OAME sketchnotes

At the start of May I attended the OAME conference in Barrie. This was my 2nd year attending. I was disappointed to have my session cut due to low enrollment 5 weeks before registration closed, but c’est la vie! Next year in Kingston I have an idea of how to better “sell” my session in the description. Fingers crossed to not get the final session block on the Saturday either – that drags your numbers down for sure.

The food was the definite low point of the trip. Georgian College offered a poor continental breakfast in the residence and OAME provided all vegetarians with gluten free bread that wasn’t suited for human consumption. Let’s hope the Kingston organizers manage something a notch above.

I thought I would share some sketchnotes I made in order to summarize my new learnings. Let’s start with the Ignite sessions which I think are my highlight of the conference each year. Ignite speakers get 20 slides that auto-advance every 15 seconds to total 5 brief minutes to try & get a strong message across.

OAME Ignite 2016 Part 1

OAME Ignite 2016 Part 2.PNG

I was pretty active on the Twitter feed for the conference as well:

Lastly, I usually try to make an effort to seek out OAME sessions by teachers that I can’t see or work with at home but my colleague Lynn Pacarynuk‘s session on test design & assessment made me think more & harder about my own practices. So much so that I summarized some of her ideas in 2 different sketchnotes:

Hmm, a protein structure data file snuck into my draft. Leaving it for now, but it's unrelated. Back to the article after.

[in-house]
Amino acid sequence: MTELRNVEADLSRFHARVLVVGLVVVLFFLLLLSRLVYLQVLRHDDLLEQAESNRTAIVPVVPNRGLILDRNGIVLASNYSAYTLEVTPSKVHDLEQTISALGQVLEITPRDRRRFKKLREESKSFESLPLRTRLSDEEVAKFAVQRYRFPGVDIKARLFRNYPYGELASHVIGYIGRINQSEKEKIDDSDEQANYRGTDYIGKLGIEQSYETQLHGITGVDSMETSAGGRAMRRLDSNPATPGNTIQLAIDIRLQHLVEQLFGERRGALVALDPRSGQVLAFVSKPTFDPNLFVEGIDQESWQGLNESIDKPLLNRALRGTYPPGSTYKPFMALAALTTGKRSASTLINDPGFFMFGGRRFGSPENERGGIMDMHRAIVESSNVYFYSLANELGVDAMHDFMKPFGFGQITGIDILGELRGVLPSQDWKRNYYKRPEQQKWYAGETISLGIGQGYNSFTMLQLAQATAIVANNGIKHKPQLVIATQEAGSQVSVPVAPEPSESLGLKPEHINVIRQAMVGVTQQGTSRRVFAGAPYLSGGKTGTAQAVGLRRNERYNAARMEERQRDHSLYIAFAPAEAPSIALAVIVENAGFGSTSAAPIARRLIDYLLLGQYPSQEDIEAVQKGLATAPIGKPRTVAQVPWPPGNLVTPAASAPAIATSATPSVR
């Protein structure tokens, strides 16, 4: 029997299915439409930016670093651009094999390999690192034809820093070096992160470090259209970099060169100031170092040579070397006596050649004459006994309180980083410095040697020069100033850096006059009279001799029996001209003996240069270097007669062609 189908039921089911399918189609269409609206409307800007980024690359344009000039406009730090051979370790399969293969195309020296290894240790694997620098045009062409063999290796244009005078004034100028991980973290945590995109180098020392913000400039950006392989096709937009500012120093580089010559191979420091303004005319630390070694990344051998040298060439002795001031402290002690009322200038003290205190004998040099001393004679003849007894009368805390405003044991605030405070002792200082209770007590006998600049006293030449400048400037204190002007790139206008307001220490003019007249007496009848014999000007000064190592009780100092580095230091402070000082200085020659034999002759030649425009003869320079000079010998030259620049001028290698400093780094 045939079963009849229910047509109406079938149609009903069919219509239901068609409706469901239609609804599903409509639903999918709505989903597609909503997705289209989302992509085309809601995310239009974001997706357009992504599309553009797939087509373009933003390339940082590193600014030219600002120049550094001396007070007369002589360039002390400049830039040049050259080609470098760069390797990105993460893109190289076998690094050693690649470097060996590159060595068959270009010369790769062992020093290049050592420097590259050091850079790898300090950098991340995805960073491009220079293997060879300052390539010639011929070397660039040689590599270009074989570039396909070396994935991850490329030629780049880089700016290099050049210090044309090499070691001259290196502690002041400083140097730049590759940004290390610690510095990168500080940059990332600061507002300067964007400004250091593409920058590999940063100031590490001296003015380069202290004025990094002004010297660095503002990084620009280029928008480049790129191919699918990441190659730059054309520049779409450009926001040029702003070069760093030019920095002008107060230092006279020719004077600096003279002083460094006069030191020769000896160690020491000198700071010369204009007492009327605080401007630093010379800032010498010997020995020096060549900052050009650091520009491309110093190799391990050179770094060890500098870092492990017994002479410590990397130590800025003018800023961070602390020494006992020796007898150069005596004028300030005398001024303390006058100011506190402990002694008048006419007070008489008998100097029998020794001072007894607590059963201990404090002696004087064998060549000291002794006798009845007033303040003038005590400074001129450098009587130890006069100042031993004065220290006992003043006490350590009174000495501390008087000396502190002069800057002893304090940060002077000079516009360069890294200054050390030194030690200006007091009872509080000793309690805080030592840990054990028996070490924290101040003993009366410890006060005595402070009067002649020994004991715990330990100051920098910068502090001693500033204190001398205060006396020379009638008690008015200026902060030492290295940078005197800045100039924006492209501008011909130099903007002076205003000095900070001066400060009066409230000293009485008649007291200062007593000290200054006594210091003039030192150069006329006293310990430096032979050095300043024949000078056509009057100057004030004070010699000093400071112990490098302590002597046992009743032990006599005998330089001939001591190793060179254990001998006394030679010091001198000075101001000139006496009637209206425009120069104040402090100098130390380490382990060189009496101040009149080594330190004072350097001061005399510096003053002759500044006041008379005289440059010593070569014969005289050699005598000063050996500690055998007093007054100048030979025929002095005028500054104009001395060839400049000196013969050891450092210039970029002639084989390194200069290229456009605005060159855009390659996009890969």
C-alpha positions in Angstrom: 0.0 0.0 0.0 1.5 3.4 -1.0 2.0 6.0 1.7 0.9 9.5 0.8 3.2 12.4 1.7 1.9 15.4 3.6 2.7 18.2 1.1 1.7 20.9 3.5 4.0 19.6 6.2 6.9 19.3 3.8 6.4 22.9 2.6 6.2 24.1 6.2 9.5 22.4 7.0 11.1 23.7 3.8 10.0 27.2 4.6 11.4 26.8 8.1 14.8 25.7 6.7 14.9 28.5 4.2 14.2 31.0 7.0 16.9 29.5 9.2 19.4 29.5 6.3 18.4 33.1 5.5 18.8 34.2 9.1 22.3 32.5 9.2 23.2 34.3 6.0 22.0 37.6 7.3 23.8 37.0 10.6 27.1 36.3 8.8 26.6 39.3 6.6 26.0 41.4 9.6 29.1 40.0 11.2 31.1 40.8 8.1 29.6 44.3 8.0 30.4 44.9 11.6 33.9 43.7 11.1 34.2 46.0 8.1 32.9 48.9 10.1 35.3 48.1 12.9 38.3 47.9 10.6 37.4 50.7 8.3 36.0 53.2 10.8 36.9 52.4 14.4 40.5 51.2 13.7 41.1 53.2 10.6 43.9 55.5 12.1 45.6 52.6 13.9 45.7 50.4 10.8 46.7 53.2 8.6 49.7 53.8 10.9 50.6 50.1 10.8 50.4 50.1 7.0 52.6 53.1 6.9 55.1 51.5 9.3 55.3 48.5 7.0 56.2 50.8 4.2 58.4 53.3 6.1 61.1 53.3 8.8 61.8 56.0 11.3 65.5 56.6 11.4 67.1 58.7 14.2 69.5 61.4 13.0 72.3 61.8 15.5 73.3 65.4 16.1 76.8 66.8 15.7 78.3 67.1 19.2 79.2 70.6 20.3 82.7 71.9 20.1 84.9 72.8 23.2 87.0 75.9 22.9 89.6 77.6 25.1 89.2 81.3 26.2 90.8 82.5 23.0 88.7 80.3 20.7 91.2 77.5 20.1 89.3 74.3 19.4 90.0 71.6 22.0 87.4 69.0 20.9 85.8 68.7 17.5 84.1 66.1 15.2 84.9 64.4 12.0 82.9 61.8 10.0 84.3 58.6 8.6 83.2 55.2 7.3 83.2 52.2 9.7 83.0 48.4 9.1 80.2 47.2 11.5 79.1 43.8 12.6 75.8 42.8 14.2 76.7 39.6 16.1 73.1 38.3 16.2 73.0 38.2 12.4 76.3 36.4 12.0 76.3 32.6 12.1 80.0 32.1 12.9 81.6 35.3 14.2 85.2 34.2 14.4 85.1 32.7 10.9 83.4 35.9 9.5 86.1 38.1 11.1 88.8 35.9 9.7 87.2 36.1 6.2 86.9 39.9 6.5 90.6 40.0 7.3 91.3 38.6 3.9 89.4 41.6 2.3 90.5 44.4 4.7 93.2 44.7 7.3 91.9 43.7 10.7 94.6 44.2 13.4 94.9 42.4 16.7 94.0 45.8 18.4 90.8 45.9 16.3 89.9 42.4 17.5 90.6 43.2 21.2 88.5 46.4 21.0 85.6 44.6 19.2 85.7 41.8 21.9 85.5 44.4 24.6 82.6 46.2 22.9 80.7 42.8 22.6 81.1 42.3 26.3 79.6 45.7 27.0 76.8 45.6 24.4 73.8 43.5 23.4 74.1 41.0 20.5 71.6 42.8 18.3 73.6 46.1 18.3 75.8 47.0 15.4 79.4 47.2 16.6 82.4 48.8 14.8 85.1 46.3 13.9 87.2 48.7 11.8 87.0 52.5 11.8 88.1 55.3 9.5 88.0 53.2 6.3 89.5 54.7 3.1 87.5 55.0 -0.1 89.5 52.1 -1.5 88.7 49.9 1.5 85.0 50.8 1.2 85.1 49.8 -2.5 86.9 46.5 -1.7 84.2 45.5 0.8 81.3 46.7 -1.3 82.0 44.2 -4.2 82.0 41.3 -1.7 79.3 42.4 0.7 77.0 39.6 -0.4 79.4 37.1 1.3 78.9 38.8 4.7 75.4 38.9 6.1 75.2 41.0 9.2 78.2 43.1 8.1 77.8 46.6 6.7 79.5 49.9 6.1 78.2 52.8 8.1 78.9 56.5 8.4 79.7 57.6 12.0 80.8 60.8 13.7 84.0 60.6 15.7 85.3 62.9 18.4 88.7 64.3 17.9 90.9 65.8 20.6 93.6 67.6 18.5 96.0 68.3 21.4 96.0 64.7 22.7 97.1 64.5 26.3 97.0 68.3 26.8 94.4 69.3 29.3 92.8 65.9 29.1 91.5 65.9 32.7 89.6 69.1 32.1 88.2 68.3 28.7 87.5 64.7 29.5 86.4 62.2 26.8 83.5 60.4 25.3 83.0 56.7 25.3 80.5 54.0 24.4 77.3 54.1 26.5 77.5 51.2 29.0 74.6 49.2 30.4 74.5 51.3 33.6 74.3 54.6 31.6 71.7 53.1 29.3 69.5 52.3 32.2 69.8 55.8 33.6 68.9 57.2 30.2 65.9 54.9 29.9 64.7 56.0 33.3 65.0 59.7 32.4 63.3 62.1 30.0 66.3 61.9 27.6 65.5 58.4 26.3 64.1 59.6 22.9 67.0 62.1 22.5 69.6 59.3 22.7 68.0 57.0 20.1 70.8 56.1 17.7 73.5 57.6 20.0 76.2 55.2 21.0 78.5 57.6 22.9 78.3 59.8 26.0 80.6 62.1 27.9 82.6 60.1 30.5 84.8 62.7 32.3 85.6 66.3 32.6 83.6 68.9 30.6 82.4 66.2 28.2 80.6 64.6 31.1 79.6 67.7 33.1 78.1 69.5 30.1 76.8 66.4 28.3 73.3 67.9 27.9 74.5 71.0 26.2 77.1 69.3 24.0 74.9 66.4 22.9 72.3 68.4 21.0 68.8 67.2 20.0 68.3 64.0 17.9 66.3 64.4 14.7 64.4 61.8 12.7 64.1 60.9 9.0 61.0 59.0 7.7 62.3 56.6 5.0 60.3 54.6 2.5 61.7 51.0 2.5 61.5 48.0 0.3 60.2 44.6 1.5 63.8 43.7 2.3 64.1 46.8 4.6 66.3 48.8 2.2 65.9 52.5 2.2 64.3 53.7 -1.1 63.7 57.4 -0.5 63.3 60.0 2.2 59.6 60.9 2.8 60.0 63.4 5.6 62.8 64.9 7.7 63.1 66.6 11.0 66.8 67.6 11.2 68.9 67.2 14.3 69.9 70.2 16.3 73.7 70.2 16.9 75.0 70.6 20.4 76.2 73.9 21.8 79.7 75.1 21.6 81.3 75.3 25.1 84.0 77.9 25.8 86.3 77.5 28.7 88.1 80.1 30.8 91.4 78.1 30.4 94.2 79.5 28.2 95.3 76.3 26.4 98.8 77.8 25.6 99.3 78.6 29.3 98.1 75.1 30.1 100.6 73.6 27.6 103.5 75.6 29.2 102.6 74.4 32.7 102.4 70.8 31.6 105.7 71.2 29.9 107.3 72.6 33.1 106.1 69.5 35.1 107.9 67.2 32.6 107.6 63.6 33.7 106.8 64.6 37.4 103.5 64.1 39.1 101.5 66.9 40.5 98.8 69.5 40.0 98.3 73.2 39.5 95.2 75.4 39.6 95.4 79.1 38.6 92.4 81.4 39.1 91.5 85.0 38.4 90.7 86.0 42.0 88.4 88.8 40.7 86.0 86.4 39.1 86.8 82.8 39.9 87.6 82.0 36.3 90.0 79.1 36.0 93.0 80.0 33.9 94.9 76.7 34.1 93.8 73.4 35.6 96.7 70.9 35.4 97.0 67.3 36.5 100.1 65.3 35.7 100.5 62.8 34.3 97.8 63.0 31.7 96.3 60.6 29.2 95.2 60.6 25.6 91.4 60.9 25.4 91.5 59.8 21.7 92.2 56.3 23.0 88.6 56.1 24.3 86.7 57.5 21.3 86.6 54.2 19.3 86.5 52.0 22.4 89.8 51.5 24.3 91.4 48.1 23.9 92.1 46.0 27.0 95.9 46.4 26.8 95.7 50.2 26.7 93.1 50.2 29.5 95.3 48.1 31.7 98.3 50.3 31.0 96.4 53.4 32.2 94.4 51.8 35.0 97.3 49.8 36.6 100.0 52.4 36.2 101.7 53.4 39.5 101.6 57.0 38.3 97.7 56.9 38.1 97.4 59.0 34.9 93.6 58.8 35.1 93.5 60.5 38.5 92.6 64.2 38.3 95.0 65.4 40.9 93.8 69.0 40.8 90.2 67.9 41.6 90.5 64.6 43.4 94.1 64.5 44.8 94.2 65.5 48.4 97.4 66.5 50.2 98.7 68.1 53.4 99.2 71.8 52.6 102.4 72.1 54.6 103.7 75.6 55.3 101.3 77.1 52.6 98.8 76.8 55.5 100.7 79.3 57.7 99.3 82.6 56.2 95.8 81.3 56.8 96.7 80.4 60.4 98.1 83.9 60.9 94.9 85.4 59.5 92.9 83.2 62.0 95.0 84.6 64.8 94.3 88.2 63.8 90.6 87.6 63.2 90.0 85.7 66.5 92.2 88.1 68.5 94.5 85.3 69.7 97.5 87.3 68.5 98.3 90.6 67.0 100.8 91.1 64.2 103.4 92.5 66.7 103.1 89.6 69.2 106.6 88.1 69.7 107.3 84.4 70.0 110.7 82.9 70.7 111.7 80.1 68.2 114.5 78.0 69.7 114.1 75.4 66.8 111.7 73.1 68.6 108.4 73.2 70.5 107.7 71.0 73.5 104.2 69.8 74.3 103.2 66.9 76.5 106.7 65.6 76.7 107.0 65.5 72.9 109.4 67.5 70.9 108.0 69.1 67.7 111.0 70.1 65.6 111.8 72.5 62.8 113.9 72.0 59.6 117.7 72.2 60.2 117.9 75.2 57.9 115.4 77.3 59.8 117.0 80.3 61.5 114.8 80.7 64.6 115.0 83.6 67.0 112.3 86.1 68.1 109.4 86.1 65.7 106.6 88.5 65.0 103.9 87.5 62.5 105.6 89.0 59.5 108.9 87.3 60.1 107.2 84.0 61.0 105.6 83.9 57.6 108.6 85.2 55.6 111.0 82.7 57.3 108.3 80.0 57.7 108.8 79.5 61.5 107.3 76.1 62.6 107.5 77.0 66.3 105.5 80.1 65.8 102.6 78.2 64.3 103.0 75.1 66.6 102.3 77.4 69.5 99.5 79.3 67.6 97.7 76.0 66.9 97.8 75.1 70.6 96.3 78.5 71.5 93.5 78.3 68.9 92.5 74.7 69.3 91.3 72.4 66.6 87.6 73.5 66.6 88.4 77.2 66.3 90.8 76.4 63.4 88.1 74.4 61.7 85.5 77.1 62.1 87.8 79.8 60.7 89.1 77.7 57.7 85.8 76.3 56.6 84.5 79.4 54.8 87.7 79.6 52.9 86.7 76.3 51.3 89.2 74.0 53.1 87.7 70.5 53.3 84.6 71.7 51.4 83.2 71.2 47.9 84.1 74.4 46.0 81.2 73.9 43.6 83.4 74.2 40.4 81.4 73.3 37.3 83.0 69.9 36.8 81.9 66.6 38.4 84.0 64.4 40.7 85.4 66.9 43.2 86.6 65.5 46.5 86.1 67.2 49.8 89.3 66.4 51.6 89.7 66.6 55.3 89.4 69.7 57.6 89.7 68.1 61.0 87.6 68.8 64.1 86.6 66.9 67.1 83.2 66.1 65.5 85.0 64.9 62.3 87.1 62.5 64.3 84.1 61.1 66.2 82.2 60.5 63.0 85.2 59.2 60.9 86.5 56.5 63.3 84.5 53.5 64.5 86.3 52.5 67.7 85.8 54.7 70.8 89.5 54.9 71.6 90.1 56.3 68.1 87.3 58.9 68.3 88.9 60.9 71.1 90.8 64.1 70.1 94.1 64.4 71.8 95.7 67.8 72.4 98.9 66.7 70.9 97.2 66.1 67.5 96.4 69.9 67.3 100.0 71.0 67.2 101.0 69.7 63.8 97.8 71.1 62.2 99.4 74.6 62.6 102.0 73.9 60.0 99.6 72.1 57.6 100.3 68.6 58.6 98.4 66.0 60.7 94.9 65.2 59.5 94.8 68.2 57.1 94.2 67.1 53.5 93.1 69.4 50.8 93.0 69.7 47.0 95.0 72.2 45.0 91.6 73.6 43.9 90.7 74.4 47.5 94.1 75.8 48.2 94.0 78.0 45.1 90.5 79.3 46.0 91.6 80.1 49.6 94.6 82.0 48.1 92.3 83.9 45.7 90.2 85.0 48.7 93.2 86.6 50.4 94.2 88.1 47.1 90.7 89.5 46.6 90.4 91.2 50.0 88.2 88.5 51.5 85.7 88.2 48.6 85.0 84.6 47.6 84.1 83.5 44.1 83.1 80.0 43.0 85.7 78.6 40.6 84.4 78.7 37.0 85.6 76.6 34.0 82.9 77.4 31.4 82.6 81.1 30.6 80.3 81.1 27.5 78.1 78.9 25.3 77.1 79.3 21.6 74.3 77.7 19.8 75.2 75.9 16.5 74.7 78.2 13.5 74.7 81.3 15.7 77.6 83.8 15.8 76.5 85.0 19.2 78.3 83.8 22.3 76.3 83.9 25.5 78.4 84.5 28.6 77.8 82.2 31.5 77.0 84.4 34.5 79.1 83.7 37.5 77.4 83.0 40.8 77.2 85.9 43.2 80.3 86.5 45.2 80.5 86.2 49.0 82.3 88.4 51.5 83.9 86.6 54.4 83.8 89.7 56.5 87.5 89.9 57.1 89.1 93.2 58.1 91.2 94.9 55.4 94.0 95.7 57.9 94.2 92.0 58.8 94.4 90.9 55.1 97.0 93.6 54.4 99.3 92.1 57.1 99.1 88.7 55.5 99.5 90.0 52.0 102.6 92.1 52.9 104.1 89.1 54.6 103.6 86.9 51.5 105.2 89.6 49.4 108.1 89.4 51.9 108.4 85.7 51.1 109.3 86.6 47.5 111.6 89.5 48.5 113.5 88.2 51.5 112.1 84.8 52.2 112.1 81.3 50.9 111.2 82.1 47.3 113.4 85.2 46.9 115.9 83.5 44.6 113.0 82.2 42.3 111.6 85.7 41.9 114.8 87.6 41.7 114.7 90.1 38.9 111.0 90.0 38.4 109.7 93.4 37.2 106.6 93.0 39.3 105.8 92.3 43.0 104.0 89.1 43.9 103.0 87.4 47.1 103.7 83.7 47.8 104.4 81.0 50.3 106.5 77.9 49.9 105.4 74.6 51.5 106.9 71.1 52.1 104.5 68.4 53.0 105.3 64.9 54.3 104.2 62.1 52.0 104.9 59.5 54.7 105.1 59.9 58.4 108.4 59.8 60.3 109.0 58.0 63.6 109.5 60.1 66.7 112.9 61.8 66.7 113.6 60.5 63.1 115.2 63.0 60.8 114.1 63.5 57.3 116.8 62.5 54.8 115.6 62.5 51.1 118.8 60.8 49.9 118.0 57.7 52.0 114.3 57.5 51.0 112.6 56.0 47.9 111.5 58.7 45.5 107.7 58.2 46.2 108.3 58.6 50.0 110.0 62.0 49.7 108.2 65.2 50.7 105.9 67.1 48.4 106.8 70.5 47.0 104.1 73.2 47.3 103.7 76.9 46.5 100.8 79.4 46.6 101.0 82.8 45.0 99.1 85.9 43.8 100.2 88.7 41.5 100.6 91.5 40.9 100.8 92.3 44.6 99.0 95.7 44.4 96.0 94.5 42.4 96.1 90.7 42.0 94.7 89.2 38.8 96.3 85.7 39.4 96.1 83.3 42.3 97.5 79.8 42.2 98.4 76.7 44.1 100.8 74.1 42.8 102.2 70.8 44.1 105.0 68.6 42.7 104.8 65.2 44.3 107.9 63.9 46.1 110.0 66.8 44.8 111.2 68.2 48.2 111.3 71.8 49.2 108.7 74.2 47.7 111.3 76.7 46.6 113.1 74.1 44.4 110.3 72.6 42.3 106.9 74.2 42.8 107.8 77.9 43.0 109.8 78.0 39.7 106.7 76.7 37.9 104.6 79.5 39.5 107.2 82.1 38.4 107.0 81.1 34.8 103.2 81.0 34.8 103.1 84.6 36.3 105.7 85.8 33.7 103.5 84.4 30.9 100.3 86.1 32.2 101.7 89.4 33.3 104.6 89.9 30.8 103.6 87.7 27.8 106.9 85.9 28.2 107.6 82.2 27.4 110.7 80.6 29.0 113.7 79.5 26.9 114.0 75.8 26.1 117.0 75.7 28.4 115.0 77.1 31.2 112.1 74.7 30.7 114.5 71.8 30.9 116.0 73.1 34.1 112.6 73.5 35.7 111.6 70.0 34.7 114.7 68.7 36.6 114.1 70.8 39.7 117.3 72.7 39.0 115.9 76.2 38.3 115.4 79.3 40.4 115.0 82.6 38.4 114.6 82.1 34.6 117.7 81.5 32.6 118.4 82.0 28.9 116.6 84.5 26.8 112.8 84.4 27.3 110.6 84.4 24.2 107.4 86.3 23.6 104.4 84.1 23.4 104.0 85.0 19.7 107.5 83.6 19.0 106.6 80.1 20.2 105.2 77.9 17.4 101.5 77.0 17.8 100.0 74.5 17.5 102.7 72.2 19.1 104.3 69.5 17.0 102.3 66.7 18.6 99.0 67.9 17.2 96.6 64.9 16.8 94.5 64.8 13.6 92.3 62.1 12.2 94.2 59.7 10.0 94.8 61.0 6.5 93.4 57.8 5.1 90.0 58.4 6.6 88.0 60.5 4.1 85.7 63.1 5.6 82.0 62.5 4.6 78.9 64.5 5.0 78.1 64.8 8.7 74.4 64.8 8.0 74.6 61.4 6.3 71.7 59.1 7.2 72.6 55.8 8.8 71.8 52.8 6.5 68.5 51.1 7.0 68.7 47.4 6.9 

OAME Test Design Process Lynn Pacarynuk.PNG

OAME Shifts in Assessment & Test Design Lynn Pacarynuk.PNG

Until next year, OAME!

– Laura Wheeler (Teacher @ Ridgemont High School, OCDSB; Ottawa, ON)

Idea Boards & “Reworking the Piece”

My student-teacher is finishing up her month of practicum in my classroom. On the one hand, having a student-teacher adds to my workload in that I spend a lot of time coaching them through their lesson planning, observing their teaching, and then giving them feedback. On the other hand, while I’m in the classroom quietly observing I can sometimes work on other little projects that I don’t usually have the time for.

This time around, my project was to create an “idea board” for activity types to be implemented in my classroom. It’s nothing fancy (I am a math teacher after all, not art!). Here’s a look at the idea board I’ve created on the inside of a cupboard door in my classroom:


On the left is a column of ideas for my bellwork activities. On the right are 3 columns of main lesson/activity types. I have somewhat organized those into; sharing of ideas or products (left), consolidation of learning/concepts (middle), and learning, investigating, exploring & working (right).

My hope is that I’ll refer to this in order to avoid the old chalkNtalk type lessons.

For example, I was creating a lesson last night about the ways in which graphs can be misleading for MAP4C (gr.12 college math). After an hour of work looking for good examples and explanations accessible to my grade 12 college students, I came up with a 2 page information handout that looks like this:


The plan was to have them read the information and then summarize in their own words. But as I drove home I thought “what a bad activity”; read & summarize. They won’t understand or remember any of the material. As the saying goes, “Tell me and I’ll forget. Show me and I’ll remember. Involve me and I’ll understand”. So with that thought in mind, and wanting to engage my students in activities that require them to think critically, I thought about the activity types on my idea board.